Saturday, December 8, 2007

Late Night at the Table with Eric of

Welcome everyone back to another edition of Late Night at the Table! This week I had the fortunate ability to interview someone that I feel is really making a contribution to the world of bread and bread baking. Eric of creates unique videos of bread baking and demonstrates several techniques to help the homebaker. Eric is a huge supporter of the "no-knead" bread baking process and also demonstrates several creative ways to bake bread. Well, enough introduction! Here is an exclusive interview with Eric:

TableBread: Thank you Eric for joining us here at the Table. First off why don’t you fill us all in on how long you have been baking bread and also, how long you’ve been blogging about various bread topics.

Eric: My pleasure, Lewis.

My interest in bread baking goes back about 30 years when I acquired a sourdough starter from a friend’s grandmother. I think it’s kind of funny that I’m not really into cooking that much, but I’ve always loved bread baking. is celebrating its first birthday this month.

TB: Wonderful, congratulations on your first year! What gave you the inspiration to start making videos about baking bread? Why not just write about the process?

Eric: I don’t remember really. It just seemed like a good idea. A way to add value to the site. I’m really glad I’ve gone that route, a lot of people have expressed their appreciation.

TB: Since starting your site what has been your most memorable moment?

Eric: It’s really the sum total of all the wonderful feedback and encouragement I’ve received from a lot of great people. It must be that bread bakers are just the upper crust of humanity. Sorry. [That’s ok, we laughed :)]

An amazing thing happened just a couple days ago. I received an order from someone in Maine who’s somewhat uncommon family name was the same as a husband and wife couple I knew growing up in California. These were really special people. It turns out the fellow in Maine is their great grandson. Yesterday I ordered the lady’s autobiography from Amazon. It’s entitled Life on Two Levels, by Josephine Duveneck.

TB: Wow, that is amazing!

Recently there has been a real explosion of foodie sites in the blogosphere, especially with bread. How do you think this is helping/hurting the bread industry or the “breadosphere” as you have put it?

Eric: One of the things I was hoping to contribute to, in however a small way, is the growing trend towards home cooking and do-it-yourself projects. The commercial bread industry is very aware of demand for more healthy and wholesome breads. Wonder Bread production has folded in some major US markets and now you see the words “whole grain” on just about every bread wrapper. With the passing of the anti carb diet fad and the growing awareness of the benefits of whole grains, I think the entire bread industry is thriving. I would think that the small artisan bakeries are really doing particularly well.

TB: As a small independent baker, are you happy to see large chain retailers and grocers baking their own versions of artisan bread or do you feel this hurts the ability of the independent baker to survive an already small niche market?

Eric: There’s always going to be enough people with discerning taste buds and an appreciation for the craft of truly hand made bread to keep a skilled baker busy. Panera bread is an enormously popular and successful franchise but at the same time we see quality artisan bakeries thriving like never before. I guess the whole pie is just getting larger. Plenty of room for everyone in the brick and mortar world and breadosphere too.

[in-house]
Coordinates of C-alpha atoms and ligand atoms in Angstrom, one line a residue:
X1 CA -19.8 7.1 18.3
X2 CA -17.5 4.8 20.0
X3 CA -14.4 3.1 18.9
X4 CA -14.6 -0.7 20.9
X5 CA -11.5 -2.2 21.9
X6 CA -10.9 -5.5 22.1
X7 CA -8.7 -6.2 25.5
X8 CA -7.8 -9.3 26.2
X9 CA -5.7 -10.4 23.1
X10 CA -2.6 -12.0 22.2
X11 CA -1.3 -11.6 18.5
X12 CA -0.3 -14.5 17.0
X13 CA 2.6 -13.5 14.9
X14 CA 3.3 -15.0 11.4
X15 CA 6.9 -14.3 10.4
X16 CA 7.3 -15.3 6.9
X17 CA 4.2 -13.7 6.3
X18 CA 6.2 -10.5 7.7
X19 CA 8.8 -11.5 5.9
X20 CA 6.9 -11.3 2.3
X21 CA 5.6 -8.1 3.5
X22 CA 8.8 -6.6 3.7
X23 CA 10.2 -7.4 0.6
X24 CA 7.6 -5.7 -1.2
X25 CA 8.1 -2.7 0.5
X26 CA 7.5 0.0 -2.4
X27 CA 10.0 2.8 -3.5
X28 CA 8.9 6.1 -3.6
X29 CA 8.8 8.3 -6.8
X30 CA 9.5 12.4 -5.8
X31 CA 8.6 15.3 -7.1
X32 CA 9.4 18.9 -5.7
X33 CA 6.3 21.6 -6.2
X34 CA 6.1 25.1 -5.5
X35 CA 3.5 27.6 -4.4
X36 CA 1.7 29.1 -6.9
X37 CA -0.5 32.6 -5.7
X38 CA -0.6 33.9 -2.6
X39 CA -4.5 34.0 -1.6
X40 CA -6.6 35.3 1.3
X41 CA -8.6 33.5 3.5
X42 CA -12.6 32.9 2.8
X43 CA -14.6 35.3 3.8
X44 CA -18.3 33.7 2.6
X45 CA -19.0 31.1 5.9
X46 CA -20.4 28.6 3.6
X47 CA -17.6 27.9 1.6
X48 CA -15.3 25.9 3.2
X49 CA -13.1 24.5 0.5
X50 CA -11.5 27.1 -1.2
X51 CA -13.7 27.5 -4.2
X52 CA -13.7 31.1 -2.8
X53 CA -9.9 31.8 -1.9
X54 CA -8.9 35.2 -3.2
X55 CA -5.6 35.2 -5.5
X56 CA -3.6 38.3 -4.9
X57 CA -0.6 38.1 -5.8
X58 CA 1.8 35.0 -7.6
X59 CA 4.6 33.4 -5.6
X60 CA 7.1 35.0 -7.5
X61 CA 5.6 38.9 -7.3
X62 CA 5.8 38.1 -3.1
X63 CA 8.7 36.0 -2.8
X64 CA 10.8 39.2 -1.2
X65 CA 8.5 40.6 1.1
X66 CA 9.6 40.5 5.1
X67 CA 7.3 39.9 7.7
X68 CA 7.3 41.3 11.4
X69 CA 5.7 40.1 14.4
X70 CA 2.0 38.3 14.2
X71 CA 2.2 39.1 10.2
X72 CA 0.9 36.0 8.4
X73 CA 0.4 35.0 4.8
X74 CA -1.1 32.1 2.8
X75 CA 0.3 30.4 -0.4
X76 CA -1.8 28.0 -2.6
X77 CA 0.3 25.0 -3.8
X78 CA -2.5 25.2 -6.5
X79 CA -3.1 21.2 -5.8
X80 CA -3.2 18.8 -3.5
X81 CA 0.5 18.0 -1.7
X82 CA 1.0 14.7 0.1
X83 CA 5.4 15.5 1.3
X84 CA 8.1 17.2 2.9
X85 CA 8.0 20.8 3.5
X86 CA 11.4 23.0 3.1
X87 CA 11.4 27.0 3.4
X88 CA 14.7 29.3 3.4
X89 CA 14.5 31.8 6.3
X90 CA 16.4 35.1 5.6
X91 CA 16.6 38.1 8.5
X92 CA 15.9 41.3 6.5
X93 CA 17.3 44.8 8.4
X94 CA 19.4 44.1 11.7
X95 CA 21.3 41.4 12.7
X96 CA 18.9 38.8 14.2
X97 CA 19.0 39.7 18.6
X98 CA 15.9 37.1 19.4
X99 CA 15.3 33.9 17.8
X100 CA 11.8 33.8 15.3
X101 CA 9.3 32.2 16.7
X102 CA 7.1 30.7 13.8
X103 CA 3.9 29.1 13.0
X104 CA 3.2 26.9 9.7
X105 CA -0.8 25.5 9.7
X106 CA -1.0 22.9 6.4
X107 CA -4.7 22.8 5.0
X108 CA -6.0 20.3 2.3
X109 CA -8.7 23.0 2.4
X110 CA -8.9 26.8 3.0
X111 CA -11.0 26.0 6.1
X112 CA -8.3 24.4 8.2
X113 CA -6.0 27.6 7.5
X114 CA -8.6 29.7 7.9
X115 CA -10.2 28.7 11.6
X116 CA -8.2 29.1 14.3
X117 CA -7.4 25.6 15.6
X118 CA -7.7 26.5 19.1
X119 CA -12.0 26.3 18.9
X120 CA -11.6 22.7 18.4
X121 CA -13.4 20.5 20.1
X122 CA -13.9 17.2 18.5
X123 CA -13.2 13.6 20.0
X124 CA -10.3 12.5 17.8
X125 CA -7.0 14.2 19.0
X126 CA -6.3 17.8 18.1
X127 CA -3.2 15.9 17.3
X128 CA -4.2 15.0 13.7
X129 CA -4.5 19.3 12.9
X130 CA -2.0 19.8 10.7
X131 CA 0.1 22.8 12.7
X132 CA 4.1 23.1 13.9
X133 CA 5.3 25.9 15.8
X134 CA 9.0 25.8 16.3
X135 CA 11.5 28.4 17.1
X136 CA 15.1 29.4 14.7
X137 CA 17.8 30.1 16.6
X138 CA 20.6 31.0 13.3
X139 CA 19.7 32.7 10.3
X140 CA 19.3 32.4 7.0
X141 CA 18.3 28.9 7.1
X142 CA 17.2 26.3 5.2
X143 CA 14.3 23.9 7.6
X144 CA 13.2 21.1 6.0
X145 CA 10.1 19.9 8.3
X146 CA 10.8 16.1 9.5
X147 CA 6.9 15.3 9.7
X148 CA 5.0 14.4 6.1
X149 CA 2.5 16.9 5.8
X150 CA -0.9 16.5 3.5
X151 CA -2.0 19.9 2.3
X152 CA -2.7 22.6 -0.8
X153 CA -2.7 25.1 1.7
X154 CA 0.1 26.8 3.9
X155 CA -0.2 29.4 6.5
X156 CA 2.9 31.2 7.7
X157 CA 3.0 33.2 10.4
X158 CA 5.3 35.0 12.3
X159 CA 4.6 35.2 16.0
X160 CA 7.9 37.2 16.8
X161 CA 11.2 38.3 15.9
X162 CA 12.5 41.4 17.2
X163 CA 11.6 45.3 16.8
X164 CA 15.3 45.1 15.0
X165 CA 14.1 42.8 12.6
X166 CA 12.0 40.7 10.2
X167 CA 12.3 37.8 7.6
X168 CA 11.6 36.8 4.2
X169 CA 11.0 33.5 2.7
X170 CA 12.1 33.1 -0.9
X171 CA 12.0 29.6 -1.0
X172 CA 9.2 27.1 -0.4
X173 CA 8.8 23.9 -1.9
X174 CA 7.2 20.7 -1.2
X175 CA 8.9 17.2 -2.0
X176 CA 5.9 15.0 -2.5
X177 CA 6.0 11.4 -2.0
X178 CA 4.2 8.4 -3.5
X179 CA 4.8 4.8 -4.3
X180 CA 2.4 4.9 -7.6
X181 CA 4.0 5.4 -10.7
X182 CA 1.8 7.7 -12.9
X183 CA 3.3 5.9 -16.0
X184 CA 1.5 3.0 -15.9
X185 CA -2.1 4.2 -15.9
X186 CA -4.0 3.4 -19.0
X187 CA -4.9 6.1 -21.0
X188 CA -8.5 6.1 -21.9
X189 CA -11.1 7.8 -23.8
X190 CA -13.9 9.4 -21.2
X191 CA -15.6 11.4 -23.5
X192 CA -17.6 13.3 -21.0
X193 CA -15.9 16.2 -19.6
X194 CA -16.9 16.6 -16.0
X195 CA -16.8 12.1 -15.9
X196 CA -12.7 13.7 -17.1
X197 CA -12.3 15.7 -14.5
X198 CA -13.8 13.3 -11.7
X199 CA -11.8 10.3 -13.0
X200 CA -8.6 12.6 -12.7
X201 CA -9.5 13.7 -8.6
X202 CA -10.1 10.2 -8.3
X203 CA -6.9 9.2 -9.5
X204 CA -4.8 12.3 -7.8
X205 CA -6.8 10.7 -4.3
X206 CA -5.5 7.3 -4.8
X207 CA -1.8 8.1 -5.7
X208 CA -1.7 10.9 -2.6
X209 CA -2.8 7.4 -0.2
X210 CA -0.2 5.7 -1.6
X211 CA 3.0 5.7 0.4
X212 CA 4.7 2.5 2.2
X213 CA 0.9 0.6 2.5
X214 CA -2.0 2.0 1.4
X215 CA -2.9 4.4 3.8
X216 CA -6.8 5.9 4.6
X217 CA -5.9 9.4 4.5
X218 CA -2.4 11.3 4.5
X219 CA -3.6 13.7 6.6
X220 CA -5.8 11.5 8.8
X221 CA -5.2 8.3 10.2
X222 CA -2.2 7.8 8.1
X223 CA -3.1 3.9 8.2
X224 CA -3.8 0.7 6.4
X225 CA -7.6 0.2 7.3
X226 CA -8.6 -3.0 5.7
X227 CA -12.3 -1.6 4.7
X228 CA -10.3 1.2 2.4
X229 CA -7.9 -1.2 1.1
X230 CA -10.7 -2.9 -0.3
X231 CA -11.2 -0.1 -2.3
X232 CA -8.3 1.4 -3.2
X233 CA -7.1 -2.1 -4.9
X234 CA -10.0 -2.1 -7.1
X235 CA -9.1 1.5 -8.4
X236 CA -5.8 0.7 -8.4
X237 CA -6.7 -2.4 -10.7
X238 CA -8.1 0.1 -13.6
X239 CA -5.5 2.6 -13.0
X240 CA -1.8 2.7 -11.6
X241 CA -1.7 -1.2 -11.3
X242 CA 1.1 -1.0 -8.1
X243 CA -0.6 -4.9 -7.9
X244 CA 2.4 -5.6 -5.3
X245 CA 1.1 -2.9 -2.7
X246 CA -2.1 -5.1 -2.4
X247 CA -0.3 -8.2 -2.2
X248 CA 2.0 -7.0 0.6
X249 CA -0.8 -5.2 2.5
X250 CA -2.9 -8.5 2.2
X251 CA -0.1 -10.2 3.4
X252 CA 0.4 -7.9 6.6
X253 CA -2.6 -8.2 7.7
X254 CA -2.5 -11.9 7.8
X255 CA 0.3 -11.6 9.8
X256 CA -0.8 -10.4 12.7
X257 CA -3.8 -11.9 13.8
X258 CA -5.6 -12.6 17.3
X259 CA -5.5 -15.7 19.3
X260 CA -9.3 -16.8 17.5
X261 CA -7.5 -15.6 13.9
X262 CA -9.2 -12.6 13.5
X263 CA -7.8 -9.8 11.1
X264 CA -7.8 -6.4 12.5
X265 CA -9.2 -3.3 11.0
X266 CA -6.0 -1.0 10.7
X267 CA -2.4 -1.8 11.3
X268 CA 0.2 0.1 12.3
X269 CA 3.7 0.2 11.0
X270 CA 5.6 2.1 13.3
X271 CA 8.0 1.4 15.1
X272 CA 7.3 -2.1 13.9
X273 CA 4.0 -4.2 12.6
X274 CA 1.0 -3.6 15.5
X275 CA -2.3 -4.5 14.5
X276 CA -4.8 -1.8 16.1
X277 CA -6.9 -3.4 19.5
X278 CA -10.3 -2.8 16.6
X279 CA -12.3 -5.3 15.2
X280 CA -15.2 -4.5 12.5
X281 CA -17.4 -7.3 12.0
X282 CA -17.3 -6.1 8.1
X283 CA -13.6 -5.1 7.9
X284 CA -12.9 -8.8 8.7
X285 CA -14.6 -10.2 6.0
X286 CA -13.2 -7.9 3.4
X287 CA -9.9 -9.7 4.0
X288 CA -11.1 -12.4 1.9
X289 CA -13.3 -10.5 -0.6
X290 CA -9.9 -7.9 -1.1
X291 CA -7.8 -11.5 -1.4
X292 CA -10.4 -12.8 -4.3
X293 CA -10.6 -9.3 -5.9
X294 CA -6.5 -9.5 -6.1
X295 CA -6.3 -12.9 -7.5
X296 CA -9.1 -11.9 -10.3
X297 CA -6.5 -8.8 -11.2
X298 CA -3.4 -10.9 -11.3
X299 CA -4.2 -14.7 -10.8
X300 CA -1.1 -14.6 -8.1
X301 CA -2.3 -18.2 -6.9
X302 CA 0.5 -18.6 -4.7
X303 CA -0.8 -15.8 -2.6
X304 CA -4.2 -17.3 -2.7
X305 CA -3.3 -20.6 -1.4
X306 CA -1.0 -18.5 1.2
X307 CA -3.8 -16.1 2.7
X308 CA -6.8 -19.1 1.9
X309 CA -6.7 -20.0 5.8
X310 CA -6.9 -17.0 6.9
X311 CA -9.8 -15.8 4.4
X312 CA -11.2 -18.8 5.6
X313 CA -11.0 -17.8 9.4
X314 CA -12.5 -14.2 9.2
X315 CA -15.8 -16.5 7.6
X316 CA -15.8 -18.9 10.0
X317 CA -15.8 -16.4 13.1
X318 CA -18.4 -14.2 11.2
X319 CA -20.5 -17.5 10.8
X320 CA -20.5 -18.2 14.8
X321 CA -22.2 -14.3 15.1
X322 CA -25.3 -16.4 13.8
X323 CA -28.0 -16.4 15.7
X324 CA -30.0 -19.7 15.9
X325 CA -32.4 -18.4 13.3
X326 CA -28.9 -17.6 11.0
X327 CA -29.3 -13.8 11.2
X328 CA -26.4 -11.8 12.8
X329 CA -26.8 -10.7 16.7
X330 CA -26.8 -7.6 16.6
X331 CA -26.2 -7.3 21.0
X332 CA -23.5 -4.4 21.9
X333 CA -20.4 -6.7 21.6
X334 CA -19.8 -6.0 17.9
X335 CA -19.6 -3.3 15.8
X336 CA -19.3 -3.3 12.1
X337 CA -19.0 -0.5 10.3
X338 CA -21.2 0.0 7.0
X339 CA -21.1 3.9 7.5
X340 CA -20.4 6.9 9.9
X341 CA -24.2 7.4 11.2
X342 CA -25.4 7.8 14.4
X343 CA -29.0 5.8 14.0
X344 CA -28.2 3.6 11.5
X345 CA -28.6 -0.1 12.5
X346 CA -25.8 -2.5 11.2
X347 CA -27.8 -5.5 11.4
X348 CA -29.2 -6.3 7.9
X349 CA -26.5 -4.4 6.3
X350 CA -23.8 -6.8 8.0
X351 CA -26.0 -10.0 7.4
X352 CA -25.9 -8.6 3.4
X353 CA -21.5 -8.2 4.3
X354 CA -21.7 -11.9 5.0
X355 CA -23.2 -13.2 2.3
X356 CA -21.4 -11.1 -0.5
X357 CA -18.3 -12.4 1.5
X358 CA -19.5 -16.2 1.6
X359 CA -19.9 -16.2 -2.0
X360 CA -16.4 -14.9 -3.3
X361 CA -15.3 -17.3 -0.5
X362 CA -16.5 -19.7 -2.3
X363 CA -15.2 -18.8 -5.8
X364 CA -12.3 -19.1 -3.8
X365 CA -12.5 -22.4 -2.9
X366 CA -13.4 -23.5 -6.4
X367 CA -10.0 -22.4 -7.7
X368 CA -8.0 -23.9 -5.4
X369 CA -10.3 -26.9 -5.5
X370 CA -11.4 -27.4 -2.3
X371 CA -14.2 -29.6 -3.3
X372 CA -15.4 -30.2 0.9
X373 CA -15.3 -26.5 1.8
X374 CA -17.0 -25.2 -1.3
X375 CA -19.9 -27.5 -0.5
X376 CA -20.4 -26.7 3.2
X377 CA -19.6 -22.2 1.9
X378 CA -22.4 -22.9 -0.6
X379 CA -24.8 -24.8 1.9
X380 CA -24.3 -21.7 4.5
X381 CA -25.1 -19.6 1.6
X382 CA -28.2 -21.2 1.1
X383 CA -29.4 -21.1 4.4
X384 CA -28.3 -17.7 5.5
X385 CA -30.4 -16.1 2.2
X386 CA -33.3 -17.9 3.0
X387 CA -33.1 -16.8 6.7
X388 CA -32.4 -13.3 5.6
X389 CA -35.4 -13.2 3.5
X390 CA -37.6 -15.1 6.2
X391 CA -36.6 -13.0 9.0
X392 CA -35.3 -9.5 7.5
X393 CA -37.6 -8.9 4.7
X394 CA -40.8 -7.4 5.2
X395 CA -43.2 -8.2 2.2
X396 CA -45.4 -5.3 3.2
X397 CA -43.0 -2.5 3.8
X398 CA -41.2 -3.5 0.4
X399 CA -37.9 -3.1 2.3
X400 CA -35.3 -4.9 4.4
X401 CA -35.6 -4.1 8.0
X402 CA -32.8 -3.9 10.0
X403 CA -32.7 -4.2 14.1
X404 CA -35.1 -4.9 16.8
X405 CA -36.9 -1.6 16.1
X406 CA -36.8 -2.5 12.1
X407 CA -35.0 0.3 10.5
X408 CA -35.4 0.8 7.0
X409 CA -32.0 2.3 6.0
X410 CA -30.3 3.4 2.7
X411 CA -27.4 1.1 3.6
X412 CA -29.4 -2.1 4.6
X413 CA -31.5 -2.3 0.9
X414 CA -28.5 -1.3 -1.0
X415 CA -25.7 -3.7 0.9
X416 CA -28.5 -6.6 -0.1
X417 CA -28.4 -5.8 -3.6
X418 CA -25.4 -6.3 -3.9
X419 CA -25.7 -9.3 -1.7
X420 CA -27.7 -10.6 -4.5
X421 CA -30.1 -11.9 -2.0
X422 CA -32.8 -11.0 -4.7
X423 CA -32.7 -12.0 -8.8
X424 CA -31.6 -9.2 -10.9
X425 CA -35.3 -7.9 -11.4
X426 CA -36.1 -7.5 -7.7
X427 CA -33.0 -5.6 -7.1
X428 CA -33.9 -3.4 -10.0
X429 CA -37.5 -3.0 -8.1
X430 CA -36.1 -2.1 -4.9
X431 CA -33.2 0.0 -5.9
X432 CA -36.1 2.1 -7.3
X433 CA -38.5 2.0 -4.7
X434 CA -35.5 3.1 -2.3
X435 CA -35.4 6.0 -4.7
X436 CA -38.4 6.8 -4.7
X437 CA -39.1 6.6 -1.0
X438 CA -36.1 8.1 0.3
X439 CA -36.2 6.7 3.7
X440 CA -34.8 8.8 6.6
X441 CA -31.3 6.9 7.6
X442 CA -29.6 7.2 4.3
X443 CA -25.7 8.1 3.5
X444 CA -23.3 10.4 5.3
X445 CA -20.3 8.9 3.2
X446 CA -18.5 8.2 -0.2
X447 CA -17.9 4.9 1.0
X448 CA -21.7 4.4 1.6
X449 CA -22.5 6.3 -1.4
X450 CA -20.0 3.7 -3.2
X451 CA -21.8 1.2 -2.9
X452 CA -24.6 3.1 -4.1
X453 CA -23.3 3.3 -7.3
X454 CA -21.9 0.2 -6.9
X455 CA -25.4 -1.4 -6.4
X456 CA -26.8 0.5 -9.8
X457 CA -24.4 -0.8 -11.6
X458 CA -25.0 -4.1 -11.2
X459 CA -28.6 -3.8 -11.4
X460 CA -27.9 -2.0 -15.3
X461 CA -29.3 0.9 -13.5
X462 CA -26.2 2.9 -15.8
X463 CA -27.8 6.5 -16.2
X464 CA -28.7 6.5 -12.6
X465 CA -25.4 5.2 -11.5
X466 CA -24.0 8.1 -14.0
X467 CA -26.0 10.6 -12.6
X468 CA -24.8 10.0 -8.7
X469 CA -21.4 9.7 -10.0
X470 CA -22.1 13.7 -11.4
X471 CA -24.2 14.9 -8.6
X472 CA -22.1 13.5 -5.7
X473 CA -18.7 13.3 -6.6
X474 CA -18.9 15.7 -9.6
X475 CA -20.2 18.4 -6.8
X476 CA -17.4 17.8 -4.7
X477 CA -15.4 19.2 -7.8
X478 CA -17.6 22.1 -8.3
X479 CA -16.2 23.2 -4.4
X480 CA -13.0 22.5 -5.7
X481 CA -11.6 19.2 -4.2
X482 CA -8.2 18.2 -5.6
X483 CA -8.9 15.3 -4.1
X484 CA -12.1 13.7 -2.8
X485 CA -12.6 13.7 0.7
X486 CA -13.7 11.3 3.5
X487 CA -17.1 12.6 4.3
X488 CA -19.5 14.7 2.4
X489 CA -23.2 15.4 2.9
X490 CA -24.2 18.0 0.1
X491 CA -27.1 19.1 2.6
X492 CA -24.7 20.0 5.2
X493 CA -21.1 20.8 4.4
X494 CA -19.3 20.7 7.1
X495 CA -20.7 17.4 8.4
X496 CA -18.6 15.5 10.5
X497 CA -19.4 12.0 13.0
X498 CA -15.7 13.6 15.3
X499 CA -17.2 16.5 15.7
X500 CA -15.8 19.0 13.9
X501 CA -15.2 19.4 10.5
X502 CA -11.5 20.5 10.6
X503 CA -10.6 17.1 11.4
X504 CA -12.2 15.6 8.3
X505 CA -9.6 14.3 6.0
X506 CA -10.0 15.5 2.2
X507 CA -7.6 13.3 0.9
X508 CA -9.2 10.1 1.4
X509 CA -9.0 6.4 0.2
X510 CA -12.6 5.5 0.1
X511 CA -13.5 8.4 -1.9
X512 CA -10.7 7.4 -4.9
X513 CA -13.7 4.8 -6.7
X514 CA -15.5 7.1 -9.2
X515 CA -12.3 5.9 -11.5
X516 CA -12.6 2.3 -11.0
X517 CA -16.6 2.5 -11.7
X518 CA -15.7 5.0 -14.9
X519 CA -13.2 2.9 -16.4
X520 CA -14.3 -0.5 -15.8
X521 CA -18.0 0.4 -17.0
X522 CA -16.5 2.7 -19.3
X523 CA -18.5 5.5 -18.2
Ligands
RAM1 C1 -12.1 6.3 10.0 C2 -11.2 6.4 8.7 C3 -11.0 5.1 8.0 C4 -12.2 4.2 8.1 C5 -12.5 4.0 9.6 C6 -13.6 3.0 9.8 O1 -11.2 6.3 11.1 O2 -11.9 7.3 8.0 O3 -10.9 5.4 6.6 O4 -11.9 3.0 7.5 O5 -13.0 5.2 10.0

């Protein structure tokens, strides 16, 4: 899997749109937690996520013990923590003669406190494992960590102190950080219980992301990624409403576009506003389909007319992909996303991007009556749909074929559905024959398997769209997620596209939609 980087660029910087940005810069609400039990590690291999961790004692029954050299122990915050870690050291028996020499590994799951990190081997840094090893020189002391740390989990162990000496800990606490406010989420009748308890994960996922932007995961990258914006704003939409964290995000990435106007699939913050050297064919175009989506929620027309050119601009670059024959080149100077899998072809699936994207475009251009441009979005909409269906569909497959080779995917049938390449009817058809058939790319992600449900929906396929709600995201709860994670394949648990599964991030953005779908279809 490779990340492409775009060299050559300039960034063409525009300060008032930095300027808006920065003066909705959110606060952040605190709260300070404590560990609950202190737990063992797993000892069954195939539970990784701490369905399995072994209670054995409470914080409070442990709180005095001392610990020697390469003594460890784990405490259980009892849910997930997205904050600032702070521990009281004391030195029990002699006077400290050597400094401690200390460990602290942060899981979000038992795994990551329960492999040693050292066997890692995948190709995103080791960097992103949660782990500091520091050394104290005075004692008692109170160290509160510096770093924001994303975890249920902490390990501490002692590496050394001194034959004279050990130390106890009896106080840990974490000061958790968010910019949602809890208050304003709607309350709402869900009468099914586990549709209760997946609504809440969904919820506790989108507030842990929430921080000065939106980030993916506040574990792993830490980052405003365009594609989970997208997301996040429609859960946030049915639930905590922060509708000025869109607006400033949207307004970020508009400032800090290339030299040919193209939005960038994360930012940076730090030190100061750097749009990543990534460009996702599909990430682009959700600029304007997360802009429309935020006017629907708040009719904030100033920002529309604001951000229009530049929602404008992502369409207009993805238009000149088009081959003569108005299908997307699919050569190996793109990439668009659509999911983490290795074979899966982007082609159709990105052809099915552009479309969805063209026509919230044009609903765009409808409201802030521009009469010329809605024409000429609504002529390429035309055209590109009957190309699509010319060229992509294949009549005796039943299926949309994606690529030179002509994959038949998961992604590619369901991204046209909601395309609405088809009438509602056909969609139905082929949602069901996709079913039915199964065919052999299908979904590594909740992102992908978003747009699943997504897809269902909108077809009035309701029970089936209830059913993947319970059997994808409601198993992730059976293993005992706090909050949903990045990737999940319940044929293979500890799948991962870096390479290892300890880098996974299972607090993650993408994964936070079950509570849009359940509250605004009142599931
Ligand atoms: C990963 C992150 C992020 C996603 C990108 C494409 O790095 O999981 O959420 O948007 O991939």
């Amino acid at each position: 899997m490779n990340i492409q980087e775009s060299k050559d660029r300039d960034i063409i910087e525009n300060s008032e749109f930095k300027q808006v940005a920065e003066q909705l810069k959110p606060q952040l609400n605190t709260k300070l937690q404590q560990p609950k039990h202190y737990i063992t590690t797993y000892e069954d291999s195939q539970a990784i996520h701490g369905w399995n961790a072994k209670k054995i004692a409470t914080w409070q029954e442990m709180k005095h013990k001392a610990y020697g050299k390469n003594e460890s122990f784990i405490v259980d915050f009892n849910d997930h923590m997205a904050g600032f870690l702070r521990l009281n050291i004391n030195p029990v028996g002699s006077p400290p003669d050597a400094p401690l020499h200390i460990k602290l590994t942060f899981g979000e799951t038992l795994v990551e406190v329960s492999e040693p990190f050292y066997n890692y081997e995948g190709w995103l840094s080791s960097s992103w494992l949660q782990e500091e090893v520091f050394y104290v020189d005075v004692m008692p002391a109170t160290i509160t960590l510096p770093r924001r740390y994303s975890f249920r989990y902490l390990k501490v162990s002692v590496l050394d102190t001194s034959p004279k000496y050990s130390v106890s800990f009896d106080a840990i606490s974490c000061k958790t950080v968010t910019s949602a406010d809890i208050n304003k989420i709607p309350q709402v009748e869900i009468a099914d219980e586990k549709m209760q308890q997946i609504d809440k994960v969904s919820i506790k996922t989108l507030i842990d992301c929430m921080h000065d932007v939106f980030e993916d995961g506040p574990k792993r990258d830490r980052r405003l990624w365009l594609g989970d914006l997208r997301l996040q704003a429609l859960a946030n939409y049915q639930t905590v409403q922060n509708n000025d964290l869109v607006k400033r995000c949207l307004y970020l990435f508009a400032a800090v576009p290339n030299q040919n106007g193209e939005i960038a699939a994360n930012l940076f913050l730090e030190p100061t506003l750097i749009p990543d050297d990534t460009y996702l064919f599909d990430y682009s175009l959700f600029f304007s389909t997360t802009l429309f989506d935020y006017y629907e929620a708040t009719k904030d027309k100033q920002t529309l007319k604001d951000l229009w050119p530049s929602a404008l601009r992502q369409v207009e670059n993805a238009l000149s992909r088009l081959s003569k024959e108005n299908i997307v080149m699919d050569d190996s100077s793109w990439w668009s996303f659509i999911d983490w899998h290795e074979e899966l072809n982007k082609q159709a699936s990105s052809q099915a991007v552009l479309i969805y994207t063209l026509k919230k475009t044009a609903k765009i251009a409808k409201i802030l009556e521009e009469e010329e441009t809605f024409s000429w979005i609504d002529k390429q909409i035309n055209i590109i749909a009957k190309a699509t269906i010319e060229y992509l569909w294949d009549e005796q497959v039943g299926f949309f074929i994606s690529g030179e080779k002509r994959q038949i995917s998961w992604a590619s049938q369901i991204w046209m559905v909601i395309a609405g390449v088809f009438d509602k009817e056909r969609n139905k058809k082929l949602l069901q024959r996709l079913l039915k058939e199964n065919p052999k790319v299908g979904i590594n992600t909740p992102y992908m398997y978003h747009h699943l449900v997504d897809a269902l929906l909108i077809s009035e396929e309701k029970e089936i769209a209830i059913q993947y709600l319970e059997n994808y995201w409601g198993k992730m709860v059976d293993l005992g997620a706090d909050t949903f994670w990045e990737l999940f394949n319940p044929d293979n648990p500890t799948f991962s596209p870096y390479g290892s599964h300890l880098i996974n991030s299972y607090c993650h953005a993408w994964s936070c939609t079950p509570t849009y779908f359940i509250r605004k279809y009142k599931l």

TB: We noticed that your wife, Denyce, has done some baking herself. Do you guys ever have family “Bake-Offs” or do you specialize in making the breads and she specializes in pies?

Eric: I guess you saw the reference to Denyce owning her own bakery. She can do it all. Between my bread baking and her awesome pies, cakes, cookies and pastries, we don’t suffer. I love it when “the kids” come to visit as they will this holiday season, she really cranks it out.

TB: Ok, enough about the technical stuff let’s get onto the bread!

I’ve noticed that you really enjoy a no-knead process. Do you personally prefer this method for its ease or because you feel it will appeal to readers who may be a little skittish still about jumping into the world of bread?

Eric: Both. It’s a great way to get started (get hooked is more like it), but you can create some amazingly good bread with it.

TB: The no-knead process is definitely ideal for a busy work week! In your opinion does a no-knead process produce superior bread in comparison to a more “labor intensive” kneading process?

Eric: My absolute favorite breads are the more labor intensive ones but I love the fact that no matter how busy things get, I can always take a few minutes to whip together a no knead bread for the next day. I think I’ve baked about four no knead loaves in the past week around a kind of hectic schedule. Four no kneads and one Peter Reinhart whole grain from his latest book. I’m sold on his whole wheat “broom” bread. It’s a regular now for me.

TB: You’ve mentioned several times on your site and you also did a complete episode on the topic of how difficult it is to kill a sourdough starter. You have made us believers after watching your video; however, we would simply enjoy getting to the step of actually having a starter to kill!

What advice do you have for people out there still struggling to create their first starter?

Eric: If one is really struggling with it, I would suggest getting some from somebody else.

TB: One of the techniques that you introduce on your site is using an outdoor grill to make bread as an option to heating up the house during the summer. I personally bake less because of that very problem. Could you talk about some of the successes or failures that you have had with this technique?